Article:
Microsoft Office Tutorials and References
In Depth Information
Packaging Your Presentation on a CD or DVD
If a presentation in your package has linked files, PowerPoint shows a dialog
box asking you to confirm that it’s OK to include them. Click Yes. PowerPoint
copies the files to the blank disc.
Word to the Wise
Tips for Creating a Viewer-Run Slideshow
When you create a viewer-run slideshow, you give up
some control over the show. Unlike shows that, say, play
on a kiosk, you’re no longer in charge of the pace at which
the slideshow proceeds. This is a good thing, because you
want a person viewing your slideshow to go through it at
his own speed.
automatically, the viewer can always jump to the next
slide if she doesn’t feel like watching the video. And
while narration is great for a slideshow that loops in
a kiosk, an individual viewer can always turn off the
sound. For these reasons, make sure the text of your
presentation covers all the main points. Make media
effects optional and supplemental.
• Don’t let a slide be blank when it enters. You
don’t want a viewer to sit there, confused, staring at
an empty slide and waiting for something to happen.
Each new slide should have some visible content
when it enters.
• Let the viewer control animation sequences.
Don’t have text and other objects appear and
disappear at random; make sure the viewer controls
them—and knows when to click to start the next
sequence. It’s a good idea to create a symbol to
indicate when an animation sequence is done, such as a
small arrow—an object whose appearance says, “Click
again and the slide will change.” Have the symbol
appear at the end of each animation sequence on
a slide, except the last one, when clicking advances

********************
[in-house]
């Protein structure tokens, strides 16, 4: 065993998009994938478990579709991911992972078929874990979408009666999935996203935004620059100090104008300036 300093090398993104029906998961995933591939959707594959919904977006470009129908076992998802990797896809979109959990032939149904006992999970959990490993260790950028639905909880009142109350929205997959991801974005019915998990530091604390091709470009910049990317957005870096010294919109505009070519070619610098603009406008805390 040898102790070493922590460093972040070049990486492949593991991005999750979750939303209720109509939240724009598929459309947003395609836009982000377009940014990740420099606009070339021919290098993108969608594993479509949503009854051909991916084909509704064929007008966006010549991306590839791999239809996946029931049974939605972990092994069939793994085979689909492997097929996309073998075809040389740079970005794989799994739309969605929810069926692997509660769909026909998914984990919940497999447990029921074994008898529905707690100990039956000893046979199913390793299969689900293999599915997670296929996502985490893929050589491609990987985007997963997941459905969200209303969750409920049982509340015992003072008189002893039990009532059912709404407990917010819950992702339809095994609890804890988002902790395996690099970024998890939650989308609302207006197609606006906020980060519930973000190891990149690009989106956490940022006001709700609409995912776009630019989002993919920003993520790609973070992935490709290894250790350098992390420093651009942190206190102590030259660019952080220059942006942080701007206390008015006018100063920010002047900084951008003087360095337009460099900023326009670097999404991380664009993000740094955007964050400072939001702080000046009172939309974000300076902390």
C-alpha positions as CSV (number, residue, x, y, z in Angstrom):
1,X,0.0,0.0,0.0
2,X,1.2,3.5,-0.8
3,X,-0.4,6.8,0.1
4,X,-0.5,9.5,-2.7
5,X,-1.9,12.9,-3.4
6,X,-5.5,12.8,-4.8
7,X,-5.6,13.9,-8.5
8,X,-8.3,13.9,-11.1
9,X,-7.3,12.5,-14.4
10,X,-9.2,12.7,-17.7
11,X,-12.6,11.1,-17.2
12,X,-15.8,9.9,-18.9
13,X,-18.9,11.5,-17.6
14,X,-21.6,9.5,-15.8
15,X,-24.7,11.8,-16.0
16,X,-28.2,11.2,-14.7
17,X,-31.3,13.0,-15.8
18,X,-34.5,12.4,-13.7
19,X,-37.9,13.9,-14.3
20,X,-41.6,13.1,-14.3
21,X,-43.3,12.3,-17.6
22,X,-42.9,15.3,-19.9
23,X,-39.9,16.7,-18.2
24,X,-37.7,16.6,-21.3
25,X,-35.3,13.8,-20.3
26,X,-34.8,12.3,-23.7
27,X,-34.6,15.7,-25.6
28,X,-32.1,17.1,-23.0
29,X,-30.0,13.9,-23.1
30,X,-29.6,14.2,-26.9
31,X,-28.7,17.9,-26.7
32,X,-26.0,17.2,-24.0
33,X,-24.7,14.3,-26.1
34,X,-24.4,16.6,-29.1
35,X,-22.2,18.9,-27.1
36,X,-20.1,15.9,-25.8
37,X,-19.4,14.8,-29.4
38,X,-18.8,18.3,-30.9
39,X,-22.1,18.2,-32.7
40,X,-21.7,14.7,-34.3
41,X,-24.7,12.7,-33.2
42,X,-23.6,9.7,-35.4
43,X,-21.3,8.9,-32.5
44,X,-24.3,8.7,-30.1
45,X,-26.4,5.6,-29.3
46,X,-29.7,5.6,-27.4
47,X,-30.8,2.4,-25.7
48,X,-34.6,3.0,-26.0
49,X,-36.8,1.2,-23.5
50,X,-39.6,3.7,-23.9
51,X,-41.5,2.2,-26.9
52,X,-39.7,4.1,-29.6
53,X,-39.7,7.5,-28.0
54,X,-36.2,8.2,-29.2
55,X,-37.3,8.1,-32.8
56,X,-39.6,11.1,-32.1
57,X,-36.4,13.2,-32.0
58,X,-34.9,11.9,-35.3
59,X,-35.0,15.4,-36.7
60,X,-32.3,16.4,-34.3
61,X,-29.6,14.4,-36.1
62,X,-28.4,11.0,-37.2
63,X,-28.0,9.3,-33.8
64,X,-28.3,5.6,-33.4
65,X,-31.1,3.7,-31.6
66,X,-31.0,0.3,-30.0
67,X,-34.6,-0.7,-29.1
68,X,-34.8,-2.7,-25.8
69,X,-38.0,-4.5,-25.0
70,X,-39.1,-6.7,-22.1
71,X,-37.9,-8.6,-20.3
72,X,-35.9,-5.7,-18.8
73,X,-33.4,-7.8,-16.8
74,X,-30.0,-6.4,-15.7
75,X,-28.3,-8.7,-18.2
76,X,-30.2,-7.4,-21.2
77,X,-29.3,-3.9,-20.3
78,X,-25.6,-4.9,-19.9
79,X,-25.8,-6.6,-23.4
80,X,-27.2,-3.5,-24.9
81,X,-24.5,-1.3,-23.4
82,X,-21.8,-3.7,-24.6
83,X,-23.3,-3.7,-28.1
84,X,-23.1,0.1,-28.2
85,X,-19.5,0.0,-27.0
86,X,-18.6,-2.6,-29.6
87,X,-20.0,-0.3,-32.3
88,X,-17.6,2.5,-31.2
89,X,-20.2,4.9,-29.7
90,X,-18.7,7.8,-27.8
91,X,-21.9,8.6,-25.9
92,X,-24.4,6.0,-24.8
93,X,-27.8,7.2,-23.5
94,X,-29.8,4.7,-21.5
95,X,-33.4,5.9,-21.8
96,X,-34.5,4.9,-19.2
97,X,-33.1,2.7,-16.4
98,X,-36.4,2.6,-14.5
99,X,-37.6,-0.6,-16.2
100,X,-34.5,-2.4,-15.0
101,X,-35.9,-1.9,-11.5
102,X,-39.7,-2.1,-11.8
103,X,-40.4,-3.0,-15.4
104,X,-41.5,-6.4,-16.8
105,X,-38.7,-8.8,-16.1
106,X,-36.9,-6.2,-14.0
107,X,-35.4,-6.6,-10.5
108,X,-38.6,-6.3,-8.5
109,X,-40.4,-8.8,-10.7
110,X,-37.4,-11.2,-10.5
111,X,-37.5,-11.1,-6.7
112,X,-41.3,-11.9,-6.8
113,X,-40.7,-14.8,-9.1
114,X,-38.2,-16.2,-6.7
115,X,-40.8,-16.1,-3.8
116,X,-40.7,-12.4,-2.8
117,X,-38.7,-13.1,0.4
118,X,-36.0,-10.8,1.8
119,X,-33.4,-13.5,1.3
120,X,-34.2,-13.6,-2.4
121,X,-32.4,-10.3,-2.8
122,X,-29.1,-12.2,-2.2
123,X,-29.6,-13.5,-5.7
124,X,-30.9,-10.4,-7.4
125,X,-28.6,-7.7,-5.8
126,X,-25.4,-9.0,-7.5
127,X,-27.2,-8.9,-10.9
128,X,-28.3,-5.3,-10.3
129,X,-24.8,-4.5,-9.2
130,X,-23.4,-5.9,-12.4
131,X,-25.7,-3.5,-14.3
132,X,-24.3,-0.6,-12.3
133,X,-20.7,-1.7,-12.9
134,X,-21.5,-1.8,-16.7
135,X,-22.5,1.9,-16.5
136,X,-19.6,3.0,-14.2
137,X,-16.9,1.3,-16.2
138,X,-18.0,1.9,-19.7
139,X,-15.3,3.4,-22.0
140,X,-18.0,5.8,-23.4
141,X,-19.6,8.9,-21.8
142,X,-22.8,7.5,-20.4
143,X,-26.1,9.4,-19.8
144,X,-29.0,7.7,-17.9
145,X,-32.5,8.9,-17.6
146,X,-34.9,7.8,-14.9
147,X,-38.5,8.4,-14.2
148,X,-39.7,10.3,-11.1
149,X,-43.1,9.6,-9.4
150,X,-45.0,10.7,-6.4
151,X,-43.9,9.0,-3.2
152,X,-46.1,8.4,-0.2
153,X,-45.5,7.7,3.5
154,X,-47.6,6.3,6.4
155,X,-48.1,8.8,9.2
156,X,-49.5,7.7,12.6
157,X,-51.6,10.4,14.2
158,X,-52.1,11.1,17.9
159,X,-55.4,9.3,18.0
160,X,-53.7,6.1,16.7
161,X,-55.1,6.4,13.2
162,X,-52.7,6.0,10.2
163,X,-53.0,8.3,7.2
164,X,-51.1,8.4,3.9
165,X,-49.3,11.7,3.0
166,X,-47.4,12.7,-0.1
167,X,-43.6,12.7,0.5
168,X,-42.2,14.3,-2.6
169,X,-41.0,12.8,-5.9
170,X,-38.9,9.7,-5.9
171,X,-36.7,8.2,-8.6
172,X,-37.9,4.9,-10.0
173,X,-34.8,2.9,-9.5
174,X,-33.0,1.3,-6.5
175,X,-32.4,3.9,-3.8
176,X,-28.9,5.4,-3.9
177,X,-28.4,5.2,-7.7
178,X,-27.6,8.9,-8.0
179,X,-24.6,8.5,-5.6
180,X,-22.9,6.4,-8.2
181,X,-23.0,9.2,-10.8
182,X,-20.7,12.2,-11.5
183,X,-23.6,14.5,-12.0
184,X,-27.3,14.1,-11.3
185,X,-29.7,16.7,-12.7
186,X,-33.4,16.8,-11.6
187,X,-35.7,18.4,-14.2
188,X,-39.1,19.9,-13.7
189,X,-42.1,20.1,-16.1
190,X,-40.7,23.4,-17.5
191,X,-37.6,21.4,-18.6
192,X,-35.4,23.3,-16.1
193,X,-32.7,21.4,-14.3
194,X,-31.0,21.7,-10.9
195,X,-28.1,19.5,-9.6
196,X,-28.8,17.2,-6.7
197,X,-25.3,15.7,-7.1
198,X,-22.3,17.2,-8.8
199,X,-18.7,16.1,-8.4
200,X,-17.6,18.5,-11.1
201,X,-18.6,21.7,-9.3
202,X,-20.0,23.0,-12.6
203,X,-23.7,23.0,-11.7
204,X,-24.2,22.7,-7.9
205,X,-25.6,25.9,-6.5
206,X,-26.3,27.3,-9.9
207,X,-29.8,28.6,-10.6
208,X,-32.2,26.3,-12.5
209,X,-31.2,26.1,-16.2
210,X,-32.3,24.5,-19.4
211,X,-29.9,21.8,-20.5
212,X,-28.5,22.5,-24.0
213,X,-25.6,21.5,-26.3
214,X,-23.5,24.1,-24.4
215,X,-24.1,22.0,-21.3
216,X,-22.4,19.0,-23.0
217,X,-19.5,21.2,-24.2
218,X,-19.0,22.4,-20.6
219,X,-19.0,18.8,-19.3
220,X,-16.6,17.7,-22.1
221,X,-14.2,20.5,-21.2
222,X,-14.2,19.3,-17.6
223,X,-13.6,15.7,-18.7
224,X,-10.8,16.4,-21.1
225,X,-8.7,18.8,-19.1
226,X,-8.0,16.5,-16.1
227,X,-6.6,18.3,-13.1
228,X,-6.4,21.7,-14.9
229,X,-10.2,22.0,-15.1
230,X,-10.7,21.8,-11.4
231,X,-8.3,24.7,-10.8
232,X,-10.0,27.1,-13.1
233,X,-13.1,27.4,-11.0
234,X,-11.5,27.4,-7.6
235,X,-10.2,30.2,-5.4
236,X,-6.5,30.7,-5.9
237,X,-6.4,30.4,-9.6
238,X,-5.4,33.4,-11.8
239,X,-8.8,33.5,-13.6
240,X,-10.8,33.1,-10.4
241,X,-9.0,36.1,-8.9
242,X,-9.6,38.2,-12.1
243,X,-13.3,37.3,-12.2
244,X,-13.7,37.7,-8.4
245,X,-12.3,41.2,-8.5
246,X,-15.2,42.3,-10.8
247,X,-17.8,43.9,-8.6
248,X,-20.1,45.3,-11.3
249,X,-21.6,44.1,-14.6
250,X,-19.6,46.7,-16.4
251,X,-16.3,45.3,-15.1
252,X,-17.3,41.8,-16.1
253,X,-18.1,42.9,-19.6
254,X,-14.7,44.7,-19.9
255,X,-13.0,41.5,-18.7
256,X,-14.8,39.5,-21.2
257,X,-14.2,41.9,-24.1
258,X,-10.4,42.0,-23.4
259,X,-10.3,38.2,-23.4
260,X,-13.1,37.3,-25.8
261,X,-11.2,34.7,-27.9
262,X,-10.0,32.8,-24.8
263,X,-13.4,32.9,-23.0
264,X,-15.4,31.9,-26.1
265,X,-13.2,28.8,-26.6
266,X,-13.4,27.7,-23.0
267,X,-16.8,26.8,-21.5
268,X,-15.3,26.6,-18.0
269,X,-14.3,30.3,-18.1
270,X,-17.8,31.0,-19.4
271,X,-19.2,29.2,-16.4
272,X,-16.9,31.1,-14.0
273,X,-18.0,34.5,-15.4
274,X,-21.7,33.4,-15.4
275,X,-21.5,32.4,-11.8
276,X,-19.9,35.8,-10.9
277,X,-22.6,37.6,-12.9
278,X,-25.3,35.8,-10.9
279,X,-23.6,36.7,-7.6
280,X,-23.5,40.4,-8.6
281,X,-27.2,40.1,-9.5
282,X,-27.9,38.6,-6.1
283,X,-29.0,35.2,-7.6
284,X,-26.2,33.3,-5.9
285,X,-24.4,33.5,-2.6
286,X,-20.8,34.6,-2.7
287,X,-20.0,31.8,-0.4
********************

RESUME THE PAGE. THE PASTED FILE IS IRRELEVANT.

to the next slide.
• Make sure the presentation is appropriate for
any environment. A loud soundtrack and goofy
sound effects might be fun when you present a
slideshow to a large audience, but if a viewer is going
through the presentation surrounded by coworkers,
they might wonder about the boings and drumrolls
and applause emanating from his cubicle.
Creating a viewer-run slideshow, therefore, requires you to
think a bit differently about the presentation than you would
if you were giving it yourself. These tips will help make sure
that individual viewers get the most out of your slides:
• Don’t use timed transitions. Think how annoying it
would be if a slide moved forward all by itself before
you were done with it. Sure, you could use the
Previous button to go back, but the switch has already
interrupted your concentration. Don’t do this to your
viewers. In the Transitions tab’s Timing section, make
sure all transitions have On Mouse Click (Alt, K, M)
turned on and After (Alt, K, F) turned off.
• Make navigation controls clear. You can’t assume
that viewers are PowerPoint pros like you. They might
not notice the navigation buttons in the status bar, for
example. The last thing you want is for them to waste
time scratching their heads about how to move to the
next slide—or to even give up on viewing the show.
Use action buttons (page 607) to indicate viewers’
options for moving around the presentation. Buttons
like Next, Previous, Home, Beginning of Section, and
Next Section are super-helpful for getting around.
• Don’t rely on narration and media clips to make
your main points. In a viewer-run presentation,
media clips are optional. Even if you set the clip to play